I haven’t done freelance media work for a while, but should anyone want to give me money for recording their seminar, proofread their dissertation or photograph something I could give references and manage it. So the question of how I make money is easy enough to answer, but the problem arises when it bleeds into my understanding of who I am, especially when there’s a discrepancy.

For example: I’m not paid to do art. I occasionally apply for grants, which in a sense amounts to spec work, and I do art works and publish them on/off-line, but I’m not getting paid for it. I do it, and my formal art-education opens up related fields (e.g. the urban architecture courses) but it’s not my livelihood per se. I know that this shouldn’t bias me against seeing myself as an artist, but I have always had the notion that one is in part one’s job description, and ones job is the thing one does for money. So if you describe yourself as someone who does something for which you’re not getting paid, the jump to describing yourself as monetarily worthless isn’t big. It’s a way of thinking which is hard to shake.

All this doesn’t interfere with what I actually do, as I’m doing more art now than before, but it’s a shift in perspective which I’m adjusting to.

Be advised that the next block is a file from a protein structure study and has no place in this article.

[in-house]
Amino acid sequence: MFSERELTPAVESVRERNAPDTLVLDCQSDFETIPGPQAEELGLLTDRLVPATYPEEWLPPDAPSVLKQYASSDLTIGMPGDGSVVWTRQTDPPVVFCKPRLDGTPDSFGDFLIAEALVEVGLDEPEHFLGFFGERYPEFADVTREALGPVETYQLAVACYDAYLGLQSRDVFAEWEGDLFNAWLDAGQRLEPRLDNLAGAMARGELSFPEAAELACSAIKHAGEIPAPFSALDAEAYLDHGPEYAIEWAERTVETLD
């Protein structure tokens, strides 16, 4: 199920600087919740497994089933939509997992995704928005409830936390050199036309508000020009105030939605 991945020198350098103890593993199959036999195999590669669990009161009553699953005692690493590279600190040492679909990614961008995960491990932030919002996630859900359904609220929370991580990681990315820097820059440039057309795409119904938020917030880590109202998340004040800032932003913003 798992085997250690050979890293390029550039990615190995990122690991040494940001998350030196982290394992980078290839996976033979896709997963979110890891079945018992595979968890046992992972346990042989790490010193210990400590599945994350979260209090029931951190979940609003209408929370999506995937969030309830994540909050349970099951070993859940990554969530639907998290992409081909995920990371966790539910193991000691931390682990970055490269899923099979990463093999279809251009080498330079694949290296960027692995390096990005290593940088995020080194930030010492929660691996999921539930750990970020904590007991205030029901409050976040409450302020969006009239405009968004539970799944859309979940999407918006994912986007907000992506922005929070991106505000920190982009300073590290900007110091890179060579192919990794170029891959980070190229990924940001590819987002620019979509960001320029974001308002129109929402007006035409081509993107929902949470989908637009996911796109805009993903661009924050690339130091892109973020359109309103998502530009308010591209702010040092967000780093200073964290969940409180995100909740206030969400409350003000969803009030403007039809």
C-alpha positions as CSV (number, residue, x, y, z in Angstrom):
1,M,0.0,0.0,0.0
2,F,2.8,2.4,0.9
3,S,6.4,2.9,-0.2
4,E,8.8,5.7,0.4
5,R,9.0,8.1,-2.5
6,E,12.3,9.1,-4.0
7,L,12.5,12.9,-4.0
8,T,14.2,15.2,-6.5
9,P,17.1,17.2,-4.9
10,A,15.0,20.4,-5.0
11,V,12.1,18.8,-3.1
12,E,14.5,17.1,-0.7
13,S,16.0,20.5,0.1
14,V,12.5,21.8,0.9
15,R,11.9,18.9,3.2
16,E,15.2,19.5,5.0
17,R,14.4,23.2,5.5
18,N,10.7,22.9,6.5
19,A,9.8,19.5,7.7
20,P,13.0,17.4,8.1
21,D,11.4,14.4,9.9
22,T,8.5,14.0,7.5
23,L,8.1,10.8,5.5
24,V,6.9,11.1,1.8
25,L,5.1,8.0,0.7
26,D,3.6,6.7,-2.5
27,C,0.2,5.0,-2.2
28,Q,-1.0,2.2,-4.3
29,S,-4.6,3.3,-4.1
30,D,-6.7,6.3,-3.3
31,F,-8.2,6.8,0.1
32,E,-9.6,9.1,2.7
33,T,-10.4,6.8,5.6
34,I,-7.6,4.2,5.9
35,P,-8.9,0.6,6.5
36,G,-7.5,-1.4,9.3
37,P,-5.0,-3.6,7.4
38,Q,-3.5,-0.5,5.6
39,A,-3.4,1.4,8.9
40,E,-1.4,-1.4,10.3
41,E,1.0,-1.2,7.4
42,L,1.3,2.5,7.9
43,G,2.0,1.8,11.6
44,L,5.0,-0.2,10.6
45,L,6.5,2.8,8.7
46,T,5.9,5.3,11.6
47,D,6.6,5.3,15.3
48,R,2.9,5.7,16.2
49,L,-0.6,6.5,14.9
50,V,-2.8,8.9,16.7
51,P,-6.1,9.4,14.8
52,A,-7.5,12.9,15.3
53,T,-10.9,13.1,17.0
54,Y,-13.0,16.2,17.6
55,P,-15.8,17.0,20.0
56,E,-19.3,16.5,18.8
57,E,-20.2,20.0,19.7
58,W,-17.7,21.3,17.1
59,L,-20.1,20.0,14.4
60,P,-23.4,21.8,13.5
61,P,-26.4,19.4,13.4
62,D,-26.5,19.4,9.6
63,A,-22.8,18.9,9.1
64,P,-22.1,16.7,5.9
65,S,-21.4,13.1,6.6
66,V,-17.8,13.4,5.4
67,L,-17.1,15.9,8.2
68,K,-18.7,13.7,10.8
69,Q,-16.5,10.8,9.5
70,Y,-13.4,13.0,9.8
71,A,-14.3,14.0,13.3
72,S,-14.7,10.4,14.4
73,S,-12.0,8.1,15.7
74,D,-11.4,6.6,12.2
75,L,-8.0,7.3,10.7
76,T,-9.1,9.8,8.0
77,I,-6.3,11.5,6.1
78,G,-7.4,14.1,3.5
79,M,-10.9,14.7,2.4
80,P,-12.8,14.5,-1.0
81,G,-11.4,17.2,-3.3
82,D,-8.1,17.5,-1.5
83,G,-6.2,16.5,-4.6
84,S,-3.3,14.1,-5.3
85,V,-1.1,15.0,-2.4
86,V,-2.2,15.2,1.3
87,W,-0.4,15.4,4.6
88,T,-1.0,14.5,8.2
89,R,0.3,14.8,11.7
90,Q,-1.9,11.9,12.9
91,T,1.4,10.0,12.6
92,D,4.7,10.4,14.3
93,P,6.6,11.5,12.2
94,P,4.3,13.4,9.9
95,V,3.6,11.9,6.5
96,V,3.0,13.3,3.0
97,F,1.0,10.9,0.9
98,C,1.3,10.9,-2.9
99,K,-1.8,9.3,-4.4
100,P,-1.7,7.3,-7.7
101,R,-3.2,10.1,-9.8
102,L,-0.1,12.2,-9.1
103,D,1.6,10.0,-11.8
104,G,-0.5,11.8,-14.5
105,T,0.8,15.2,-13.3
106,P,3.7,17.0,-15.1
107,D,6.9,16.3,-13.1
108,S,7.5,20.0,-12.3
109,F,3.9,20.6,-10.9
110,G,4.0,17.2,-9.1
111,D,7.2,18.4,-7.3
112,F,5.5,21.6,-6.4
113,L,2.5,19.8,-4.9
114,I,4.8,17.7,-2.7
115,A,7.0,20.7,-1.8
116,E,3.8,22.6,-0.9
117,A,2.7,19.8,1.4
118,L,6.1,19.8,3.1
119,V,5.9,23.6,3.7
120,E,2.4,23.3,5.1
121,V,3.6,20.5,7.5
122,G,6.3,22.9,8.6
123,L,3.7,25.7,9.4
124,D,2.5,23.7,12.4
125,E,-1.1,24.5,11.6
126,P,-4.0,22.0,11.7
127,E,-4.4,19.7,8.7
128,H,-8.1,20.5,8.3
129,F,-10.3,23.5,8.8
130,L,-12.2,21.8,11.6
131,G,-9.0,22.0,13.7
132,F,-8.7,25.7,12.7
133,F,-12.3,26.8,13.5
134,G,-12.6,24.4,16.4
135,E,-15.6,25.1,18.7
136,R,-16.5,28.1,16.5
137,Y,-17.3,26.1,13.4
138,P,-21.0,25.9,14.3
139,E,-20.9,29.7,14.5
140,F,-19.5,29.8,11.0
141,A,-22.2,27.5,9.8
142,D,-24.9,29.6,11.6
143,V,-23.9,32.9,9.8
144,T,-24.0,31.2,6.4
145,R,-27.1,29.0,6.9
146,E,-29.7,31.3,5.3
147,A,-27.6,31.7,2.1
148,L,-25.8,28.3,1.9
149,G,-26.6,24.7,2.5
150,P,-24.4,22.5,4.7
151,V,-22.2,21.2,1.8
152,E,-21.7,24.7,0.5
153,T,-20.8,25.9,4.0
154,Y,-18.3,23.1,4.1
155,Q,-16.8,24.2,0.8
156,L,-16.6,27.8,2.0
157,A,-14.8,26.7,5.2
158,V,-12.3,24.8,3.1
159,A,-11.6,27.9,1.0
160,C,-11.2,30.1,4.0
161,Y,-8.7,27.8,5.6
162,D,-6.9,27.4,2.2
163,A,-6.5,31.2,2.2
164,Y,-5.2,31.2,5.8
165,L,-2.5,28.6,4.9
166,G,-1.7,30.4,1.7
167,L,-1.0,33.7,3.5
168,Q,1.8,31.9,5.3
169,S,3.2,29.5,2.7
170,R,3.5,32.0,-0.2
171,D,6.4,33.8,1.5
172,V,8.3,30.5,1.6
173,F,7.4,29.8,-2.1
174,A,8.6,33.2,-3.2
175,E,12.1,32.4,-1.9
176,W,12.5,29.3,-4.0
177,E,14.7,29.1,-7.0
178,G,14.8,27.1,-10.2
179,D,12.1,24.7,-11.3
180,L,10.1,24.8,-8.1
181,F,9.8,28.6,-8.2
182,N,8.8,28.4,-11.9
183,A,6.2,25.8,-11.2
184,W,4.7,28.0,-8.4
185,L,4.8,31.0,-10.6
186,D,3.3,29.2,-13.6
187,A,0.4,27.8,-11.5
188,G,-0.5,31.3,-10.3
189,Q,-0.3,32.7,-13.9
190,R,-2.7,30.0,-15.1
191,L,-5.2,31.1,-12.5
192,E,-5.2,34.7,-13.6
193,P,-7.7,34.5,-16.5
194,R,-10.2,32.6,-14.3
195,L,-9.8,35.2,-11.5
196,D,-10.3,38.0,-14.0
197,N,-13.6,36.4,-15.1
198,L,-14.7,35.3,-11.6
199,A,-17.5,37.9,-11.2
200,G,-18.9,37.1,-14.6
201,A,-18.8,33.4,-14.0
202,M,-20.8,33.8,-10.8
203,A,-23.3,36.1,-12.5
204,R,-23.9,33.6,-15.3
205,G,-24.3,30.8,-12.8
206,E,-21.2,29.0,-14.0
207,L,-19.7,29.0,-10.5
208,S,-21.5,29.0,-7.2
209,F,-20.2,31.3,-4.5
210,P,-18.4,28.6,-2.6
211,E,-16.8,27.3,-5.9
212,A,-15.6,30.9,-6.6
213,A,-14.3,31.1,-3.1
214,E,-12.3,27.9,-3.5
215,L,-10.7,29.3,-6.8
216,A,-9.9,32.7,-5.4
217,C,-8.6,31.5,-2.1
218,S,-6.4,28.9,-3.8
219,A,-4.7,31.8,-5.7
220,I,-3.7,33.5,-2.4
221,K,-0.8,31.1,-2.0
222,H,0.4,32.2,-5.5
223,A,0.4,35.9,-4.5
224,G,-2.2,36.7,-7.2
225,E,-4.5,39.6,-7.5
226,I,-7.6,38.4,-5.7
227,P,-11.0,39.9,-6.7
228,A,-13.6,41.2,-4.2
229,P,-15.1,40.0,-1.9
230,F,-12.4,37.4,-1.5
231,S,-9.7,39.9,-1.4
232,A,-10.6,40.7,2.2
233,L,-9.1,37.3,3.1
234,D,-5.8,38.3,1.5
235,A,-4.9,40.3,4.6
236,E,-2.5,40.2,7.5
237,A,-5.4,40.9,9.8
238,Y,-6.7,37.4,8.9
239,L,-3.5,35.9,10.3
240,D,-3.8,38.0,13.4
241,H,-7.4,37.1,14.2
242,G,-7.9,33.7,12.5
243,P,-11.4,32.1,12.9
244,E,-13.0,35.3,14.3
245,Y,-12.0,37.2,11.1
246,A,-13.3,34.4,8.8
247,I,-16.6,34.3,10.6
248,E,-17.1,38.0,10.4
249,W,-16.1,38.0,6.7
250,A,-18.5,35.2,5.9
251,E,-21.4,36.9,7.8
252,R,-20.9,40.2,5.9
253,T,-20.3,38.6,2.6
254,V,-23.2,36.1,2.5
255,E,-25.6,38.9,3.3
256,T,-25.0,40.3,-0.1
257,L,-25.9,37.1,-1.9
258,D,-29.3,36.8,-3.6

Update, tofu, Michael Jackson

This summer has been odd. I’m enjoying sunshine for a change! Just over the weekend, an underwater photo session was followed by a Michael Jackson tribute evening, and I got up in the morning to make my own tofu (piece of cake!) and then went to a barbeque to meet nice peoples. I have what can be described as “a tan,” ruining my usual summer pasttime as a white-balance card for RAW photography. I don’t know what is happening, but I like it.

Having spent the whole day looking for parts to my beater bike – “throwing good money after bad” comes to mind – I’m caffeinating myself before a much needed WordPress update. If anything disappears or looks like poop on your system, please let me know; It’s very possible that the theme I designed for the blog will break into thousand little pieces, but Marlene Dietrich is holding me company, so all should be well.

Crooked little vein – a few thoughts.

Ever since I found Warren Ellis‘ Transmetropolitan in the Reykjavik library, I’ve kept an eye on him. I know I’ve linked his blogs often enough, and he’s long ago reached critical mass when it comes to finding odd things online – I don’t think he has to do any lifting these days, but rather have all the disciples of Whitechapel scouring the web for wrong.